For those who argue that the signing is not a message to Wallace—that his studying of the playbook at home is enough for now—I'd simply state that the nonsensical rationale behind No. 17's stubbornness (and it is just that) is coming to roost.

The Steelers are a class organization that has historically rewarded loyalty and, above all else, dedication.  While I've predicted multiple times that Wallace will line up on opening weekend with the team, there is certainly no guarantee.

What is that saying that comes to mind?  Something about reaping and sewing...or is it making beds and resting in them...or turnabout? 

As last season progressed, many fans argued that Brown surpassed Wallace as the better overall receiver, viewing the big-play receiver as a one-trick pony, and citing his need to develop in the intermediate passing game. 

Though few truly perceive Wallace as an actual one-trick pony, nobody doubts that his ability to get open down the field far exceeds his talent as a route-runner and intermediate pass catcher. In this way, it can easily be argued that Brown is the superior product, able to run decisive routes and surely capable of a similar chemistry with Big Ben.

Did the Steelers just sign their best receiver?  No matter where your opinion lies, the team's message to Mike should be loud and clear:

Show up or ship out!

And, with the Wallace deal still pending, could there be the potential for another receiver on the depth chart to replace him?

While many fans fret Wallace's absence, others are refusing to sweat. Many believe that Wallace’s refusal to play will simply be the gateway for Emmanuel Sanders to finally meet his potential as last year’s Antonio Brown…revisited!

Also, let's not forget that the Steelers boast an experienced, underrated and blue-collar possession receiver in Jericho Cotchery. Having a stud veteran and a deceptively fast youngster behind Brown makes the stakes even higher for Wallace.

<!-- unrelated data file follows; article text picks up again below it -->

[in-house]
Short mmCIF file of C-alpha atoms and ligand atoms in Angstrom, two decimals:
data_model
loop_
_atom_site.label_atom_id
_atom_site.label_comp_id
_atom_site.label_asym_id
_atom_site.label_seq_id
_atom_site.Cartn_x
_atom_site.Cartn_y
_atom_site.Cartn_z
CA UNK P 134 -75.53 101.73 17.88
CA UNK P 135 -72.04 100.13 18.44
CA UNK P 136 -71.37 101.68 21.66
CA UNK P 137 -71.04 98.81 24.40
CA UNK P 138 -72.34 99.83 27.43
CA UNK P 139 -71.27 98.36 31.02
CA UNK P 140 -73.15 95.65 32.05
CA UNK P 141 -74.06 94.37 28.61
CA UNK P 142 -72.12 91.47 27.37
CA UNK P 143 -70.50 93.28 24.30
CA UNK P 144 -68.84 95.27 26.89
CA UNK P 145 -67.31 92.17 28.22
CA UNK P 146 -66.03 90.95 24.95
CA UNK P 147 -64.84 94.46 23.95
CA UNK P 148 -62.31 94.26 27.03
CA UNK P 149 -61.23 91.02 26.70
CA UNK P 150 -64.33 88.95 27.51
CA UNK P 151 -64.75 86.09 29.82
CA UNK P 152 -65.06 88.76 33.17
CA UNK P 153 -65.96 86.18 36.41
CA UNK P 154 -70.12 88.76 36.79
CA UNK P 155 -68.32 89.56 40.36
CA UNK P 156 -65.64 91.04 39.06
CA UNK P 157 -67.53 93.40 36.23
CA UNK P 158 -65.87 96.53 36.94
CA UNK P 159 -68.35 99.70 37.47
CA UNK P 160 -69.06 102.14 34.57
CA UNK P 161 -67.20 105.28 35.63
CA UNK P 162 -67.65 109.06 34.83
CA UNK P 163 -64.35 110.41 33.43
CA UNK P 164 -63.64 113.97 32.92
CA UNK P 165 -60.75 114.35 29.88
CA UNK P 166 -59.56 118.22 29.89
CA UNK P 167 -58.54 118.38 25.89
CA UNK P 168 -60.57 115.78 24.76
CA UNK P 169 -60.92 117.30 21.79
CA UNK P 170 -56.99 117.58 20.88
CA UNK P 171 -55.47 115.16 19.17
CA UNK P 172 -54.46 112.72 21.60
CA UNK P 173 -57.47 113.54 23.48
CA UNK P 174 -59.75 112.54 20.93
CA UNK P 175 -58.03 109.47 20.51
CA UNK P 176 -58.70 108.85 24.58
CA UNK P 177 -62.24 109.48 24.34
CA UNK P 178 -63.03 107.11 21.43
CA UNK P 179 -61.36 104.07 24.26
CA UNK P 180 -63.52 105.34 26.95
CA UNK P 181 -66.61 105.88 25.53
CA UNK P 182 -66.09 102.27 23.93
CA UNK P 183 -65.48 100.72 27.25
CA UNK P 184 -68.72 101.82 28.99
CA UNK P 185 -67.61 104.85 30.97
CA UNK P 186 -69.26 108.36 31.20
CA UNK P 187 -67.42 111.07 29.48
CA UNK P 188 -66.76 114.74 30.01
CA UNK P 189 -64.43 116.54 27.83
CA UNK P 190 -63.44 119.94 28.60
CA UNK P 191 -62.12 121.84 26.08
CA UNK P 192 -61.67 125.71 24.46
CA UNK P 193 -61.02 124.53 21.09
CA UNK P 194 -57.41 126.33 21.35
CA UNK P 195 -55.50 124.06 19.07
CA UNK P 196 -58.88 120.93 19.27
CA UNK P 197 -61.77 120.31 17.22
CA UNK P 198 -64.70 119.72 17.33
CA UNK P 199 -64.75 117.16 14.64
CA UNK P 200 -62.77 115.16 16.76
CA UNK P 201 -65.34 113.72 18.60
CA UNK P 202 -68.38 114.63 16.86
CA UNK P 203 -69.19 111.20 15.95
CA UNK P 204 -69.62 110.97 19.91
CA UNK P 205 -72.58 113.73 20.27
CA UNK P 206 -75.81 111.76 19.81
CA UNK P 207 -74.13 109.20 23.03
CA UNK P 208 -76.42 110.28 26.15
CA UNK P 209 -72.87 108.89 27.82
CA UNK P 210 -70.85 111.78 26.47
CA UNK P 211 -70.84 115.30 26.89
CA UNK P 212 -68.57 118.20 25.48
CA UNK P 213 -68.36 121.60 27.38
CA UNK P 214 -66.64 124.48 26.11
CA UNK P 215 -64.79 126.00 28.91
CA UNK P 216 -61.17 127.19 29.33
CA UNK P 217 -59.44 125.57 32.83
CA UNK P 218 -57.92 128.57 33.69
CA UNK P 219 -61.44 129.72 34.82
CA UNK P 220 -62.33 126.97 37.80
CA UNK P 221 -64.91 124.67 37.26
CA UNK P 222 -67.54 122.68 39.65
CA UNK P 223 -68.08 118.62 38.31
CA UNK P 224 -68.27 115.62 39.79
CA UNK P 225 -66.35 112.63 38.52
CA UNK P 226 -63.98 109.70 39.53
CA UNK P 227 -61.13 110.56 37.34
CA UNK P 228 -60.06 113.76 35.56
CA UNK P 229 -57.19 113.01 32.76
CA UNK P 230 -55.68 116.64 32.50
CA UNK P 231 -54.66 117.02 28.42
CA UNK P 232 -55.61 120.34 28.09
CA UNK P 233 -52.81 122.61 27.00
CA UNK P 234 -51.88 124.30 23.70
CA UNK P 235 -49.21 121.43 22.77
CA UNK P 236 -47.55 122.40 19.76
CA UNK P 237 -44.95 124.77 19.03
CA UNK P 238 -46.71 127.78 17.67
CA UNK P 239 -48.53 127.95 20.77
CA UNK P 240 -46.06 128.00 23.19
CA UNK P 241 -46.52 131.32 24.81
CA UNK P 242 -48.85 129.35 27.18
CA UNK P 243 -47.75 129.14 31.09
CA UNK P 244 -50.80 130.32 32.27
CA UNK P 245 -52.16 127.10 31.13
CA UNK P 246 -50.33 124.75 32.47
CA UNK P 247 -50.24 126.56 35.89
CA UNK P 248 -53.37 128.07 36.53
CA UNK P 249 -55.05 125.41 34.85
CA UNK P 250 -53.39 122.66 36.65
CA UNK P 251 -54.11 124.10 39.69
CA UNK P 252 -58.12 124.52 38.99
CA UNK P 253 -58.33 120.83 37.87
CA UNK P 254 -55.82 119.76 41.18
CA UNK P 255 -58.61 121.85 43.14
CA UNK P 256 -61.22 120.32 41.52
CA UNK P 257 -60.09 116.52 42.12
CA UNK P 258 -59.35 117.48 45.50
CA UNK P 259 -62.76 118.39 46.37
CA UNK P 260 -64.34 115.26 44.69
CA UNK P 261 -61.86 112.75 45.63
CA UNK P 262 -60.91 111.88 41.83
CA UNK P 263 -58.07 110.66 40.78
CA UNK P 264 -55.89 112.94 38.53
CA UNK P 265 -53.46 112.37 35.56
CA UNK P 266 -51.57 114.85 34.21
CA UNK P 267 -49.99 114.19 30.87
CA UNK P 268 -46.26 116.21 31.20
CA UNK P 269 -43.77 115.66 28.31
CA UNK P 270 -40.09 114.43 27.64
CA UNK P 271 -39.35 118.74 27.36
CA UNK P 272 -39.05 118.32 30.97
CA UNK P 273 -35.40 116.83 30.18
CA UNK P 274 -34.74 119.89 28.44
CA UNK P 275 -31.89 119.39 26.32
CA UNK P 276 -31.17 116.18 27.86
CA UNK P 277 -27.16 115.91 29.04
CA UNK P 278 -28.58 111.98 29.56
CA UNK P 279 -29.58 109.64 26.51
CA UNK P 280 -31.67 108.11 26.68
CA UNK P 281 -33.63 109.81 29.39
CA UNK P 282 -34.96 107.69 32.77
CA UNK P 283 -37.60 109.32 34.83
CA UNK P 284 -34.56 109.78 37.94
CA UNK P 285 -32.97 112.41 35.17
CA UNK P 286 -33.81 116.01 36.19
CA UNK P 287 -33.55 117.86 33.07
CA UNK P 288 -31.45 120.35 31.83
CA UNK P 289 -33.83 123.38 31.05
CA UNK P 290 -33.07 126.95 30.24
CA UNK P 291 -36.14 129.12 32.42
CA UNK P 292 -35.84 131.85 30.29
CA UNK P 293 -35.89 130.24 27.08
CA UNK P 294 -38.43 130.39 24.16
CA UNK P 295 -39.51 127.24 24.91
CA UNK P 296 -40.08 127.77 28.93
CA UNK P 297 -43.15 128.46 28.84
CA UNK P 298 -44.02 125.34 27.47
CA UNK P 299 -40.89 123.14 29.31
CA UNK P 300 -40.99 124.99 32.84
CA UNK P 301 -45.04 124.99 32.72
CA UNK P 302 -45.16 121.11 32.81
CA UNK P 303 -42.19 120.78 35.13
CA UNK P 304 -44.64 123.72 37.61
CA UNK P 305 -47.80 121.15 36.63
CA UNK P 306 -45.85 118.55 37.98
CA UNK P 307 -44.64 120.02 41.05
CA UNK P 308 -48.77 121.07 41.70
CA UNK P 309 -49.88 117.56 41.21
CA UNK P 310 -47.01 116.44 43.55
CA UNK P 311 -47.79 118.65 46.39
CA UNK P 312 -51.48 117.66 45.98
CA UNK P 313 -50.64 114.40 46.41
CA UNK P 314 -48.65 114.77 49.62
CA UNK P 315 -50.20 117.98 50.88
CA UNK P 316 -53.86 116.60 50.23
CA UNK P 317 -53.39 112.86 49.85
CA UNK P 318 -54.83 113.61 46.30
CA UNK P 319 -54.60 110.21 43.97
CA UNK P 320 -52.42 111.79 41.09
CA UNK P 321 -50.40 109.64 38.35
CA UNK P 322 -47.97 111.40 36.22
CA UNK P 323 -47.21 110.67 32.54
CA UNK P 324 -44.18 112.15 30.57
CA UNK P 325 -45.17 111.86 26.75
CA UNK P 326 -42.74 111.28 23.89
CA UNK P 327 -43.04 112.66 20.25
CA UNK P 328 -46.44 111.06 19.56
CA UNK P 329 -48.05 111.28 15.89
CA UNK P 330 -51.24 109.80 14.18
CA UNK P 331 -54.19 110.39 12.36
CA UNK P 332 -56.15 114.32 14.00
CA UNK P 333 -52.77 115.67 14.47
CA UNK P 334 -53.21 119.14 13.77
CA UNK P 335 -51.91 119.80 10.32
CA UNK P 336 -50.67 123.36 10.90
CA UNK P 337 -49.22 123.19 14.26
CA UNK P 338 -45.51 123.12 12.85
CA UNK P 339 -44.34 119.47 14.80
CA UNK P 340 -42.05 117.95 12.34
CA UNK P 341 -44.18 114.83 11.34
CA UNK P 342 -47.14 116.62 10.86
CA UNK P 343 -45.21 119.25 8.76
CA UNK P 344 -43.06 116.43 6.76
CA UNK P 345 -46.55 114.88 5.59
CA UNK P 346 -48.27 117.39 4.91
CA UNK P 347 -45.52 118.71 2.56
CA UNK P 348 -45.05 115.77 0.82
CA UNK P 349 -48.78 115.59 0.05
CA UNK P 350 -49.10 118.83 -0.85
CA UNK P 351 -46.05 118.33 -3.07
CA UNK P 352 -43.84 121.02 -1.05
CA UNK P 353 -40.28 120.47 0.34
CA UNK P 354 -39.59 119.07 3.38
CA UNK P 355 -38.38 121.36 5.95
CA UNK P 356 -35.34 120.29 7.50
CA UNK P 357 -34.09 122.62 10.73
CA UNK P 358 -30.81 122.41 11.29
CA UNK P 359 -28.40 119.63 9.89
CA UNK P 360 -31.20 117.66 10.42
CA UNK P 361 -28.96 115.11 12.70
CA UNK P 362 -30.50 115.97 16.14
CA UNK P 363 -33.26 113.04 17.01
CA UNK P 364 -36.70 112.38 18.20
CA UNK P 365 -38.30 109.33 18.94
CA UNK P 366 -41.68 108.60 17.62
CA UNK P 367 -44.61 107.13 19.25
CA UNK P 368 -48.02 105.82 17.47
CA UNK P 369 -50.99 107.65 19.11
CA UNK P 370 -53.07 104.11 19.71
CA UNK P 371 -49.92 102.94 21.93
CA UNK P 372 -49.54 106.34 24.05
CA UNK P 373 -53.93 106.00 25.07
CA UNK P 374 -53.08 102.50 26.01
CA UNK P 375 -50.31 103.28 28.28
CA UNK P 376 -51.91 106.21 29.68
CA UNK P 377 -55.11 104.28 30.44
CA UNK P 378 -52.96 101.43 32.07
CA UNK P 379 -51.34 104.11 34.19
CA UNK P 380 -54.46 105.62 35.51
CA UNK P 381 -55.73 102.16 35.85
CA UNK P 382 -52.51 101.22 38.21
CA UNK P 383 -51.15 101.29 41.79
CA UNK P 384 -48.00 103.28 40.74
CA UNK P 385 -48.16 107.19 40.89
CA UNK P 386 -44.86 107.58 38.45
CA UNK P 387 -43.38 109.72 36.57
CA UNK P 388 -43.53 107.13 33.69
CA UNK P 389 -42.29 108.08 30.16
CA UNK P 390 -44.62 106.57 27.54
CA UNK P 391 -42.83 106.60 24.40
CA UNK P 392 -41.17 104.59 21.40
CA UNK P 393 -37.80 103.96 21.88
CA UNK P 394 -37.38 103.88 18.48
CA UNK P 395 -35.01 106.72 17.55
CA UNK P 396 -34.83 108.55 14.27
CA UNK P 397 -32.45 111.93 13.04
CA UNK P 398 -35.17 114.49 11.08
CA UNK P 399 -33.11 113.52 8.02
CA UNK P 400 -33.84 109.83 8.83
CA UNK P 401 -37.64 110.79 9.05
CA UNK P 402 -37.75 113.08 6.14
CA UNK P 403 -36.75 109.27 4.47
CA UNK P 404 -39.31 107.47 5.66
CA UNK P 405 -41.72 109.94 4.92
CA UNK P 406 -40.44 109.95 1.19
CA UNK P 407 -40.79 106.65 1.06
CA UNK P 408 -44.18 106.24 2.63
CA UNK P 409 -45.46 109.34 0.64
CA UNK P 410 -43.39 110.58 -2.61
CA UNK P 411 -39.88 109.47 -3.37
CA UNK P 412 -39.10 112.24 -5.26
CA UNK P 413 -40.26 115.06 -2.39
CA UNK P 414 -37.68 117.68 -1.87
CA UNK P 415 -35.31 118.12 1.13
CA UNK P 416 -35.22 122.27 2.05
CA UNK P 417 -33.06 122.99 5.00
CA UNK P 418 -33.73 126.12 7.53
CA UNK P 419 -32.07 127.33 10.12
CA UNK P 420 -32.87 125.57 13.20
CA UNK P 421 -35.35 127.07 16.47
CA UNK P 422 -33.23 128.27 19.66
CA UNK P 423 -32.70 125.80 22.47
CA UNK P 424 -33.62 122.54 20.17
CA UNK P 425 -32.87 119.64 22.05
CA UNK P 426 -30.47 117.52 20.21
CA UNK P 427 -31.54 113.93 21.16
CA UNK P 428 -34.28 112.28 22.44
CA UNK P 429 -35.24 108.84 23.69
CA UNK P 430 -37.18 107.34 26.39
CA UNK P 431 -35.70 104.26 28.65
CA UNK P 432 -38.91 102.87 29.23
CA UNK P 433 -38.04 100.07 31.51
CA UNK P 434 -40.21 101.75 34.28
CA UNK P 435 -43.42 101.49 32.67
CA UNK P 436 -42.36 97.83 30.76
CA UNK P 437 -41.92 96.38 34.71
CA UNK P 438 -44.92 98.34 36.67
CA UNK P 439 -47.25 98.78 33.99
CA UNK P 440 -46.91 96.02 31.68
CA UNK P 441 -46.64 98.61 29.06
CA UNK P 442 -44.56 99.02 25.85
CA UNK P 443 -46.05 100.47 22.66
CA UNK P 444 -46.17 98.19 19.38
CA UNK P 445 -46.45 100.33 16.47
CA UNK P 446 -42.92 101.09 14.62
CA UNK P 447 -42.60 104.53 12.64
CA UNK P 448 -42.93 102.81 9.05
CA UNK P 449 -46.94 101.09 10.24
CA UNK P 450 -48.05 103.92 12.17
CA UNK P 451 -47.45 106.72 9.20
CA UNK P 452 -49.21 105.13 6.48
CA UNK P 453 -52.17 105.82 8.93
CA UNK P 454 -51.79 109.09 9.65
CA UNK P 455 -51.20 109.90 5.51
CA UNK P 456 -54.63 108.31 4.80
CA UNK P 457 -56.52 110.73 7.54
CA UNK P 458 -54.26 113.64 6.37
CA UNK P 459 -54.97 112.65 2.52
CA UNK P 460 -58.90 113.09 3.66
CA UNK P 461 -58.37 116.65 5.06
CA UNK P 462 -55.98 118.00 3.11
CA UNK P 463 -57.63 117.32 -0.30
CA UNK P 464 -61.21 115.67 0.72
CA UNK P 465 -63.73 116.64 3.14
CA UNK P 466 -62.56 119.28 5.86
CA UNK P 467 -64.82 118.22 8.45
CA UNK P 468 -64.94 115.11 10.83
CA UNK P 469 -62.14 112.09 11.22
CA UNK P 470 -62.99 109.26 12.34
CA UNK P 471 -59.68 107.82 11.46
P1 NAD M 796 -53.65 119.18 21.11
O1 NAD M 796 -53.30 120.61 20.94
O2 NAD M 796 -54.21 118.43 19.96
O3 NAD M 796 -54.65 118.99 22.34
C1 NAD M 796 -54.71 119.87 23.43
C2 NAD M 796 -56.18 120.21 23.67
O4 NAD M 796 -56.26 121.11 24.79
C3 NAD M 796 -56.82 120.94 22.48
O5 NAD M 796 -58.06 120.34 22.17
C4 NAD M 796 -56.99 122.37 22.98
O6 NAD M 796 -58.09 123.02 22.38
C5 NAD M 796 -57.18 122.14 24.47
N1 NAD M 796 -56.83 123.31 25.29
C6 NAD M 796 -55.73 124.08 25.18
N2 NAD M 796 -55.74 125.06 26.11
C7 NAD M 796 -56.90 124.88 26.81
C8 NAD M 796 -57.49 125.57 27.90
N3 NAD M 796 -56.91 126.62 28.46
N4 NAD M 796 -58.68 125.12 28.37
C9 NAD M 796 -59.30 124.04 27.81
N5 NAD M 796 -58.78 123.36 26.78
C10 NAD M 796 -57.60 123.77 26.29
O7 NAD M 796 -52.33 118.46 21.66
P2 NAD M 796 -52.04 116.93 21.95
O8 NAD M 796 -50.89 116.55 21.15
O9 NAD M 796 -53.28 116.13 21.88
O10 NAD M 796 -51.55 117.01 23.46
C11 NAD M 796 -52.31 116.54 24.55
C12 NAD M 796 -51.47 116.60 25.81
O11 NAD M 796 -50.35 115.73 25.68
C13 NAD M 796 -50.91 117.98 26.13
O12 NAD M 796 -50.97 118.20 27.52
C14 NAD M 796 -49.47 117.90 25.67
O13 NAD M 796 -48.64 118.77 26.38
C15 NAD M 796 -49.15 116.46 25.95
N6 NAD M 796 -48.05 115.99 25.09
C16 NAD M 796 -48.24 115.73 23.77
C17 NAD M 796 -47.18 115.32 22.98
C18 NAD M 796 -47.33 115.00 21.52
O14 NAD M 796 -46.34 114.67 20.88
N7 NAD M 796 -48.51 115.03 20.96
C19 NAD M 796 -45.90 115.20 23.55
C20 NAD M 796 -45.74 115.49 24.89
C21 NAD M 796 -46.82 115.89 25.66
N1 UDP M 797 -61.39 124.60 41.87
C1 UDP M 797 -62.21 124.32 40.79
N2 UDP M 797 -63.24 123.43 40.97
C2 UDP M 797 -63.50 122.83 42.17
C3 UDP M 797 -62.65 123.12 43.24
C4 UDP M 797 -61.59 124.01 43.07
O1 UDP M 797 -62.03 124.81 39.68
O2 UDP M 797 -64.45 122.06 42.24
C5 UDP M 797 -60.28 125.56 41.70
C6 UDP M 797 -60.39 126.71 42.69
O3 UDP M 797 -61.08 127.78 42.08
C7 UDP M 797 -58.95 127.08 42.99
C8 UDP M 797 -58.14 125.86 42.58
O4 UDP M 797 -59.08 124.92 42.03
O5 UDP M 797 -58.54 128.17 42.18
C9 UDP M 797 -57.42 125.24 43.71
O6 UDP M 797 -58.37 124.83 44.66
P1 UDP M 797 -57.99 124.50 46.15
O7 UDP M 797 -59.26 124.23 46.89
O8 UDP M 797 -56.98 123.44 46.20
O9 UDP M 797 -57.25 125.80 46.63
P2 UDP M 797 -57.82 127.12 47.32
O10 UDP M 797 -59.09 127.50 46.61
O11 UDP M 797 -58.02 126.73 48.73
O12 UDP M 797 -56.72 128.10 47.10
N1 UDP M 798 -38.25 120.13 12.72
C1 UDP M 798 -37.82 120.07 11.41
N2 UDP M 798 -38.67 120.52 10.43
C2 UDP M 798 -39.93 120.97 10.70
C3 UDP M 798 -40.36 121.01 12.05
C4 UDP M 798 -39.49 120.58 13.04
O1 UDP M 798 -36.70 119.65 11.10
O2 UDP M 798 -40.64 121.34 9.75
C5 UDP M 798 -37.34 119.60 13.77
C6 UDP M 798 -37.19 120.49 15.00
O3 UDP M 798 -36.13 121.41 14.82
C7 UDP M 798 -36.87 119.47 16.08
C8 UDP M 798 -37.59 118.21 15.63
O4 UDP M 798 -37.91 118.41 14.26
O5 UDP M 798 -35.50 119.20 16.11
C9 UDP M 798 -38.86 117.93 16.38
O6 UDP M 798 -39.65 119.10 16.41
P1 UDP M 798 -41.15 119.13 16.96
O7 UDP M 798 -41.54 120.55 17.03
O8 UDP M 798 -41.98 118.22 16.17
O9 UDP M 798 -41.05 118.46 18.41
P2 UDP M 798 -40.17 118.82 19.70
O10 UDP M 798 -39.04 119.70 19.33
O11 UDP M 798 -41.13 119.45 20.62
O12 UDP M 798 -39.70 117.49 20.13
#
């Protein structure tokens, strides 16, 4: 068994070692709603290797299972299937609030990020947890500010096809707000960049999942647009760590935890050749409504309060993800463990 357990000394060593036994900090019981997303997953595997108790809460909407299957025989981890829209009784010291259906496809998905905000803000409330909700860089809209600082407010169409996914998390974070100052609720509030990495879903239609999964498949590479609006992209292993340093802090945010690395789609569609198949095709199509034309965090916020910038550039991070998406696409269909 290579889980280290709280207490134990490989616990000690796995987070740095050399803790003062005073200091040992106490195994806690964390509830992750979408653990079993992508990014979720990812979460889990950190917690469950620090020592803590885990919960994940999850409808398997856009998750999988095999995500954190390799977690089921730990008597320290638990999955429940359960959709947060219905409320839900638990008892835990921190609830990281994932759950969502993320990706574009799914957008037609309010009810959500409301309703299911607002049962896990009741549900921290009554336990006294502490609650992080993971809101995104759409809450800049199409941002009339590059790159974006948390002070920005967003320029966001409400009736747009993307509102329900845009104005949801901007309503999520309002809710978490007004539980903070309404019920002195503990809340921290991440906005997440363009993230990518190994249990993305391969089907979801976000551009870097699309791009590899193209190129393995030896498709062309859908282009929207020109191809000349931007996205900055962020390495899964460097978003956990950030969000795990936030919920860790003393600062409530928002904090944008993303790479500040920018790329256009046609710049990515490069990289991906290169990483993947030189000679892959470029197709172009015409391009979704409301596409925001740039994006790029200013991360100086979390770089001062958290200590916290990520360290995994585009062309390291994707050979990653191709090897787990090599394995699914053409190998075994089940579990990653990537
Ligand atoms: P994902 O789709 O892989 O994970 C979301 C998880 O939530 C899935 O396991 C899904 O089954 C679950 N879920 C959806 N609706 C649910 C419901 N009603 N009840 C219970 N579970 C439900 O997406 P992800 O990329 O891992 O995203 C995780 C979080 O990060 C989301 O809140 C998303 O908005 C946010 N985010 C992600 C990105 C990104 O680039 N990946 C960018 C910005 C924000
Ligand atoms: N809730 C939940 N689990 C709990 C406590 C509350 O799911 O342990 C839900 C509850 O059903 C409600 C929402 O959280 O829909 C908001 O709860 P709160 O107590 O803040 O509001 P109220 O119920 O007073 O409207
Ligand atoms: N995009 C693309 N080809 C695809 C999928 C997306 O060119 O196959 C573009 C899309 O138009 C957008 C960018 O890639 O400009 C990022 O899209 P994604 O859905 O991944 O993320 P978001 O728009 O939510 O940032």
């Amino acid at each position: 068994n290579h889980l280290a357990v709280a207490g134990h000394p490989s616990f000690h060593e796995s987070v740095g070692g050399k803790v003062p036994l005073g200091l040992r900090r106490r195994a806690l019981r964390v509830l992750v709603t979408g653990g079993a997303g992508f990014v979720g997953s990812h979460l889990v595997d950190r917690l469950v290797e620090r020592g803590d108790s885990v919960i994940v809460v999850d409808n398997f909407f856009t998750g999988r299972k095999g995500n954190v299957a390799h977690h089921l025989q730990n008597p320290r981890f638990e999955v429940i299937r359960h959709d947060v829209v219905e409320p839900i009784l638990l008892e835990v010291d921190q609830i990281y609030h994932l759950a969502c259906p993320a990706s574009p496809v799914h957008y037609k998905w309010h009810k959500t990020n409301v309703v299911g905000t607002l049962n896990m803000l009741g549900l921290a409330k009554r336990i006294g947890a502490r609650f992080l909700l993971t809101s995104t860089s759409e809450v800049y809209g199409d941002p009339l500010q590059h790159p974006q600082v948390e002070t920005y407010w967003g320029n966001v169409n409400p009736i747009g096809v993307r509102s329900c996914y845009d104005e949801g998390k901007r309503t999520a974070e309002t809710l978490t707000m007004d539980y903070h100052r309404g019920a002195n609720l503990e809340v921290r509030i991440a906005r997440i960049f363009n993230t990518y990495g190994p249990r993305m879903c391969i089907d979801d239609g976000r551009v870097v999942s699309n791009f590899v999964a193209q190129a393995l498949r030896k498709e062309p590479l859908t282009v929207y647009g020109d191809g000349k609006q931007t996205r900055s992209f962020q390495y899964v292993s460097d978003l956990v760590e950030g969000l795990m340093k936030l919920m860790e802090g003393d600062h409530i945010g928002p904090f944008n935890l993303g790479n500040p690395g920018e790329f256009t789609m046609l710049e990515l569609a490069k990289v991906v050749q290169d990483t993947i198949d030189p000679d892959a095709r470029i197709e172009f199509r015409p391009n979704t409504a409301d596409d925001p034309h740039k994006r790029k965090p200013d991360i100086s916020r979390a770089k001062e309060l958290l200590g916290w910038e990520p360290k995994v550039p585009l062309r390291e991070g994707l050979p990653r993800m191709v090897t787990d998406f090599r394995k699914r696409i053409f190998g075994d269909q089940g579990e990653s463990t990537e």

Odds are still in his favor to return, even if the issue just boils down to the common sense.  After all, whether or not a longer-term deal is ultimately agreed on, the weekly losses for not participating equal $158,823.00.  That figure is based off of the current tendered offer, money lost by the receiver if he is not playing.

In other words, the longer Wallace holds out or the lengthier the time spent in negotiations, the greater the risk that No. 17 could lose out on well over a quarter million dollars every two weeks.

Within a month, he would lose out on his entire team pay from 2011, and then some. You would think worst case scenario would not be considered a bad one, but apparently Wallace wants to maintain the "all of nothing" stance a little longer.  Does he have the good sense to settle for one year if necessary?  Certainly, there's no guarantee that Wallace will think monetarily.  His fate in 2012 surely still lies in long-term negotiating. 

For the 2012 Steelers, the news is great, but the plot does indeed thicken!!!